Host Institution: The University of Nottingham
Start Date: 1st November, 2019
Duration: 36 months
Lead Investigator: Michael Tretyakov
Co-Investigators: Andreas Endruweit, Andrew Long, Andrew Parsons, Marco Iglesias, Mikhail Matveev
The key requirements of the composite industry are to have repeatable mechanical properties of composite components, to minimise possibility of defects, and to have repeatable production cycles. For the RTM process to be used for high-value components, appearance of dry spots (i.e., defects) should be prevented. Appearance of voids and deviations from the designed filling time are caused by uncertainties in the material and process parameters, which cannot be realistically fully eliminated. To counteract the effect of the deviations, manufacturers use more conservative designs with larger safety factors. These conservative designs increase the total manufacturing and life-cycle costs. Furthermore, defects occurring because of uncertainties can lead to costly rework or higher scrap rate, which again increase the costs. The ability to quantify and control these uncertainties is of great importance for further advances in composites manufacturing. Currently, NDE and rework can take 10% to 30% of the overall manufacturing time in the aerospace industry. Finding new solutions for reducing this time is of the highest significance.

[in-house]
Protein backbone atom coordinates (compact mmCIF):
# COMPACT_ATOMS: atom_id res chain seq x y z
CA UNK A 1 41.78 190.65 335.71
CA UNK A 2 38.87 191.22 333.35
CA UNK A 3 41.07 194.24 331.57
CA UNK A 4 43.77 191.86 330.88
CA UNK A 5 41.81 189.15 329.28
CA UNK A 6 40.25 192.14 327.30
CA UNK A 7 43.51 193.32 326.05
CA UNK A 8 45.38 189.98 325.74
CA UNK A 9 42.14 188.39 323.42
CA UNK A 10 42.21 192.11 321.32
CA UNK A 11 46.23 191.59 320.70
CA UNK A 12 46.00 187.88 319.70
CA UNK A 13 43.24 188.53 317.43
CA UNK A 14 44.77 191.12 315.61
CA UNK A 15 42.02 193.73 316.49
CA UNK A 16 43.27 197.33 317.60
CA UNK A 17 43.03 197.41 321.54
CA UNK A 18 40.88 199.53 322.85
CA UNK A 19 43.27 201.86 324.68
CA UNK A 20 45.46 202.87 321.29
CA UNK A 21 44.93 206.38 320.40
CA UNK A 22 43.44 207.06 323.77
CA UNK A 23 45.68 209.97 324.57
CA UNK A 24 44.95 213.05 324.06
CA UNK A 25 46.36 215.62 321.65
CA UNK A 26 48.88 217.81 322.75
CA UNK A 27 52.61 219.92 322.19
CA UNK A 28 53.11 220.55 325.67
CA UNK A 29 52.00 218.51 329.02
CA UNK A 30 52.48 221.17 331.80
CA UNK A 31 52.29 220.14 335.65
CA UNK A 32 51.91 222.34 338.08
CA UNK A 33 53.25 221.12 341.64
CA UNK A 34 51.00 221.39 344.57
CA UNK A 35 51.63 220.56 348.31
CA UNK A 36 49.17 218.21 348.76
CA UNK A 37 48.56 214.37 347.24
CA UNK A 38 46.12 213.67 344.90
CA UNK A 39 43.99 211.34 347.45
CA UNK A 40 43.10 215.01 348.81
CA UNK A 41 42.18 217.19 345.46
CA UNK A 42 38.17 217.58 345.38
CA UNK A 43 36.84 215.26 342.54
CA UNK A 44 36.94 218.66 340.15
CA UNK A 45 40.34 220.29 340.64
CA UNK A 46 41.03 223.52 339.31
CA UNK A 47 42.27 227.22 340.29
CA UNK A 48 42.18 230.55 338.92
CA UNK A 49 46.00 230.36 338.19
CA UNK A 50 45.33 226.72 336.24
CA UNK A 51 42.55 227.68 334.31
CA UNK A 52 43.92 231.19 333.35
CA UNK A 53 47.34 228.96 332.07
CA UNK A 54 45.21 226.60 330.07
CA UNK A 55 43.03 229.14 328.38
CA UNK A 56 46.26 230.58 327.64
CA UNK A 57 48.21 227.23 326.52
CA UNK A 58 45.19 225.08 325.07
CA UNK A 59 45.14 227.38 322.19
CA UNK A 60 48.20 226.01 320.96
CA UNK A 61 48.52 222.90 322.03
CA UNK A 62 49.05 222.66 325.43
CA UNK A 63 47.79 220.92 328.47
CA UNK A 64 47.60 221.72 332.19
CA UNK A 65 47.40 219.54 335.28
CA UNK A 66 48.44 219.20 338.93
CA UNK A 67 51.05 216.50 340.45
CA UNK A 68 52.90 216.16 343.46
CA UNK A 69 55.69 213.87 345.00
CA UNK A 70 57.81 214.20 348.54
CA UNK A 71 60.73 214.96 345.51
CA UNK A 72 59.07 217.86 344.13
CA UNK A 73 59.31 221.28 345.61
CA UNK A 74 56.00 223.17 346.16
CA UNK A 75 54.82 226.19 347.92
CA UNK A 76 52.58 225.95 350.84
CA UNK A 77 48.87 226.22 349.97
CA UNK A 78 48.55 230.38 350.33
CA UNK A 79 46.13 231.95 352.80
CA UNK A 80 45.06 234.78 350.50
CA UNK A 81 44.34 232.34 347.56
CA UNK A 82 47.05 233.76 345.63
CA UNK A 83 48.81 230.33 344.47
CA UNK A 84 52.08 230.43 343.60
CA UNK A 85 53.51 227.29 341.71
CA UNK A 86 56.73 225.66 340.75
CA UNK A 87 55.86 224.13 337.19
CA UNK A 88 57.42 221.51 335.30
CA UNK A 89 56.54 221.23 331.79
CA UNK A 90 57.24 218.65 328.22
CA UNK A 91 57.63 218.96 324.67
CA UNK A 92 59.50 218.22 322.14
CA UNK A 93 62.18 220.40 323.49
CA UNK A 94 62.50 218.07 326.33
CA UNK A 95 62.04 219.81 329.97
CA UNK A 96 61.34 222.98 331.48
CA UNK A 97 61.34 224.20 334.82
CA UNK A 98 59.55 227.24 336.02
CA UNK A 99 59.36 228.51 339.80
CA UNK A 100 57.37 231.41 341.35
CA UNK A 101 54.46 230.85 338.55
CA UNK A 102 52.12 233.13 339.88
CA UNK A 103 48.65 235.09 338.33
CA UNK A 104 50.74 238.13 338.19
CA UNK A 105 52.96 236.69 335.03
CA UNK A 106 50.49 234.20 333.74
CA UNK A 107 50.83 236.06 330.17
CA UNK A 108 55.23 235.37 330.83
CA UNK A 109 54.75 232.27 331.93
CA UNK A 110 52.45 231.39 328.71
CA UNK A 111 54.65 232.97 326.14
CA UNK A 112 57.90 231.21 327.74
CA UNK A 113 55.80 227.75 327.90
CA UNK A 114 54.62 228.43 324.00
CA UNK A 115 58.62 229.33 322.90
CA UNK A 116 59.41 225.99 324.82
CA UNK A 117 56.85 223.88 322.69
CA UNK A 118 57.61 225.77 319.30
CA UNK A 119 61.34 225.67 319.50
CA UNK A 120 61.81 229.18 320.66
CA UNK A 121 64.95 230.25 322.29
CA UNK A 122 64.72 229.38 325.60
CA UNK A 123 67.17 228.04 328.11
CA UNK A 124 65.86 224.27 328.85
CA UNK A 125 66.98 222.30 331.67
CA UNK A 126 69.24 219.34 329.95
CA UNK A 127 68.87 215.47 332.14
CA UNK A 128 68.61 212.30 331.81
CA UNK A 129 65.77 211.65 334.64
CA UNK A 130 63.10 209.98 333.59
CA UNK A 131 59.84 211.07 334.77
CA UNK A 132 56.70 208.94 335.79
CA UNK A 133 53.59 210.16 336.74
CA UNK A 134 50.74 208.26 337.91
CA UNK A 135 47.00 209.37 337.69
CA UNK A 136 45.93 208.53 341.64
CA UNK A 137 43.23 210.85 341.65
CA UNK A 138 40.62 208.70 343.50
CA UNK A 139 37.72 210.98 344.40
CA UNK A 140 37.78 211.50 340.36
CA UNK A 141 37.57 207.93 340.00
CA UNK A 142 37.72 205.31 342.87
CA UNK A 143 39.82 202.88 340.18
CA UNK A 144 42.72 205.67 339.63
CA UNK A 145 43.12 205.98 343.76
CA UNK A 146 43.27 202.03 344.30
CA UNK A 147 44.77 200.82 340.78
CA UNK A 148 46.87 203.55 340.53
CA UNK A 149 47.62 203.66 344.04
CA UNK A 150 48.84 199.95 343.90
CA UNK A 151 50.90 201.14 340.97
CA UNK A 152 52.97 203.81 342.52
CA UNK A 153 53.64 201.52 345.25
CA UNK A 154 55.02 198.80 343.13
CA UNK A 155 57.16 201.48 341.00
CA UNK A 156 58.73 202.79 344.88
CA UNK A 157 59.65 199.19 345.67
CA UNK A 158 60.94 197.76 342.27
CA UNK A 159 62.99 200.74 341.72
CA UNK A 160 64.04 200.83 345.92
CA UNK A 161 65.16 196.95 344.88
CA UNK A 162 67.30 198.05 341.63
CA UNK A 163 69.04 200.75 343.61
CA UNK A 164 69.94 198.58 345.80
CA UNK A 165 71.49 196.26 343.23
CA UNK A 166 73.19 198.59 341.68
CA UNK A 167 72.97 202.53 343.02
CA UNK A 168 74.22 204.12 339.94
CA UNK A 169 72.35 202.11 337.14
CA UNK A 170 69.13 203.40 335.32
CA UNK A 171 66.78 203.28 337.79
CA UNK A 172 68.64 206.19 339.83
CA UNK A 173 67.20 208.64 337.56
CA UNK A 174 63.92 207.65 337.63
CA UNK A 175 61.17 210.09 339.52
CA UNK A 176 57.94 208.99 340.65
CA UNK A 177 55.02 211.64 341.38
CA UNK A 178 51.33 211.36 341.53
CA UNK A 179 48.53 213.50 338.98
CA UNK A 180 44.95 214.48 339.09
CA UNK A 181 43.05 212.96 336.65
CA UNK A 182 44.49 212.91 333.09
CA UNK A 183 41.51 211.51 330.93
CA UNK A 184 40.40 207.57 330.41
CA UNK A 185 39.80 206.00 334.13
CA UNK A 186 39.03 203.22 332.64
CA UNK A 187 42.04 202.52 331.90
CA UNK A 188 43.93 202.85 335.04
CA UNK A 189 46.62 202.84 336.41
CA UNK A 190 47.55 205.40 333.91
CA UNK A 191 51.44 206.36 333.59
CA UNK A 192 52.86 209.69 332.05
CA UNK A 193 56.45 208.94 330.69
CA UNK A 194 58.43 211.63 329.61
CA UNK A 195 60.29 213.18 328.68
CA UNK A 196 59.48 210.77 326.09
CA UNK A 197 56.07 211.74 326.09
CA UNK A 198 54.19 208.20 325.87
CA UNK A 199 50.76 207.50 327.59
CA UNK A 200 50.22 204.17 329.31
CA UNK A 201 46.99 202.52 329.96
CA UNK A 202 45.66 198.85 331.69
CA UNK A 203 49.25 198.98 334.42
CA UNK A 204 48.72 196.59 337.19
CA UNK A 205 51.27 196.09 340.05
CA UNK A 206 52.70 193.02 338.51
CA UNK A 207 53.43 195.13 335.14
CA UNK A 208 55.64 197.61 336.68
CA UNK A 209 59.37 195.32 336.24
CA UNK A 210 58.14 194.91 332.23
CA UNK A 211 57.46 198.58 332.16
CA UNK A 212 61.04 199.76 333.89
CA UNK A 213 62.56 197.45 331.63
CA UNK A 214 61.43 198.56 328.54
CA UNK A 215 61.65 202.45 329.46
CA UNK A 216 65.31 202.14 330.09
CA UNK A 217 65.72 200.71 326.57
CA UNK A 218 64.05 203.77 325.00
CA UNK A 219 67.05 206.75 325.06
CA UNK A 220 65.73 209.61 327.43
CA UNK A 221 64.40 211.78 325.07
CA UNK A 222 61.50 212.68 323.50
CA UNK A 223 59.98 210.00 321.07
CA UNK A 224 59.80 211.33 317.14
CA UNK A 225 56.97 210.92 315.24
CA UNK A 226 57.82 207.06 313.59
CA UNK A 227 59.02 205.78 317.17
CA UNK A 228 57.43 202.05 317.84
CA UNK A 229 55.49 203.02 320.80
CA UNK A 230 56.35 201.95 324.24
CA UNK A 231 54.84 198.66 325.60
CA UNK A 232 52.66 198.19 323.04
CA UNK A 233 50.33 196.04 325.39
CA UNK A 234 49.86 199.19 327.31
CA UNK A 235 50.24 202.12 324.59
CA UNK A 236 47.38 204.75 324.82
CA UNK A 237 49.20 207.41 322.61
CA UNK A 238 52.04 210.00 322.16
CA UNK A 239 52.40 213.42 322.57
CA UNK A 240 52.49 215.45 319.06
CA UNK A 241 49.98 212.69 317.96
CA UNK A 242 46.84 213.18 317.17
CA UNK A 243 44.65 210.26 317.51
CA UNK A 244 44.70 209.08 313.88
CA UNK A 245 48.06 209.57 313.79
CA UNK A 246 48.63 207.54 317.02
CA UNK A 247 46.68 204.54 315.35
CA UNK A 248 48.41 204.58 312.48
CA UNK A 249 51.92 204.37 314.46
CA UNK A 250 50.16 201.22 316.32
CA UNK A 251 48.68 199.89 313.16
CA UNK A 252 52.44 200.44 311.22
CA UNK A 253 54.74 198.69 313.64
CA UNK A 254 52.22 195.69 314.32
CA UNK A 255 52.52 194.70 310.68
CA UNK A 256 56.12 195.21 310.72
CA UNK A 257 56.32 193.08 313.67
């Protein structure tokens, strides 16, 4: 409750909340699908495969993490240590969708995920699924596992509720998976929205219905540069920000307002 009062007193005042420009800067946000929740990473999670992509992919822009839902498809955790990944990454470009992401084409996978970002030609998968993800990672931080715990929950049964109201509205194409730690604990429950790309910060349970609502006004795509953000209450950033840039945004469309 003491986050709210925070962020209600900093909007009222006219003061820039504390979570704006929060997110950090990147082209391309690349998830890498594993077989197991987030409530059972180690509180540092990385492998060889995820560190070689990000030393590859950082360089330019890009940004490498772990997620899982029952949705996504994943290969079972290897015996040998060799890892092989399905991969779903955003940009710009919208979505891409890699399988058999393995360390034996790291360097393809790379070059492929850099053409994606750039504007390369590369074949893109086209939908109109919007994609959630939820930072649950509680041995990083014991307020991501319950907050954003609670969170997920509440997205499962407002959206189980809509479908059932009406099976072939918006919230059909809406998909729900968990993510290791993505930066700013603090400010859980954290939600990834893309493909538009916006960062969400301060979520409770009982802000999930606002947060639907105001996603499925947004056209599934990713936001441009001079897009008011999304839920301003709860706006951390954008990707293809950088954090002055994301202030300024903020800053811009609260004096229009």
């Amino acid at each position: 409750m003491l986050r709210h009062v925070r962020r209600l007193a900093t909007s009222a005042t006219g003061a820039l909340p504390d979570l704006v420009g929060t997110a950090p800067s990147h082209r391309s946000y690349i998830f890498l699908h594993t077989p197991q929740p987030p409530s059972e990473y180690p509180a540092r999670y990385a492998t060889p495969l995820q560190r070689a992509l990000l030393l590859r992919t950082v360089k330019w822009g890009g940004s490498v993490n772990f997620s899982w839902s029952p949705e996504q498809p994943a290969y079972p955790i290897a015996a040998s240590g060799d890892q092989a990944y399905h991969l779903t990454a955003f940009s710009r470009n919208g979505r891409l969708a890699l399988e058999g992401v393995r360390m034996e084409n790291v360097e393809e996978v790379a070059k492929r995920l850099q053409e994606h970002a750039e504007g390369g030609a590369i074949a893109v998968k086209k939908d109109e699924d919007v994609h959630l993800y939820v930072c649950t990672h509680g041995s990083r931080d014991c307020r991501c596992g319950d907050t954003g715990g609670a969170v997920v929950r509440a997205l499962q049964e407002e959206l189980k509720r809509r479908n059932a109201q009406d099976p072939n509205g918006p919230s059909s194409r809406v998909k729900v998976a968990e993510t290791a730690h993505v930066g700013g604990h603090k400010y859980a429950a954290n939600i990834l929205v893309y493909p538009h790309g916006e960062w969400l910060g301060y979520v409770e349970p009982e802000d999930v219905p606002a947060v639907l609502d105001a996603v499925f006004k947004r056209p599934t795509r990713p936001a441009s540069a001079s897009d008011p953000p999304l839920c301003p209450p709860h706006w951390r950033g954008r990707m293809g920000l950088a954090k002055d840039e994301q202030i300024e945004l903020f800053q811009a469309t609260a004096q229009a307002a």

Our vision is to use in-process information from sensors during resin injection for reliable and quick NDE of composite parts and for an active control system to counteract random deviations from the design. Utilisation of in-process data will capture and estimate local deviations from the design for any manufactured part which will create a digital twin for this part. This significant advancement will deliver a major step-change in composites manufacturing by reducing the cost and increasing the robustness of the manufacturing process, thus improving confidence in the parts quality. The project will develop, improve and test innovative Bayesian inversion algorithms to restore permeability of composites components based on data collected from sensors during resin injection into reinforcement. It will also develop and test an active control system based on information from sensors and on physical models together with on-line parameter estimation algorithms to improve resin injection. This control system will minimise occurrence of defects and ensure the process robustness.
Guest speaker: Francisco Chinesta, Professor of Computational physics at ENSAM Institute of Technology (Paris), presented his work on data-driven modelling in a recent seminar “Empowering Hybrid Twins from Physics-Informed Artificial Intelligence”, this can be viewed below.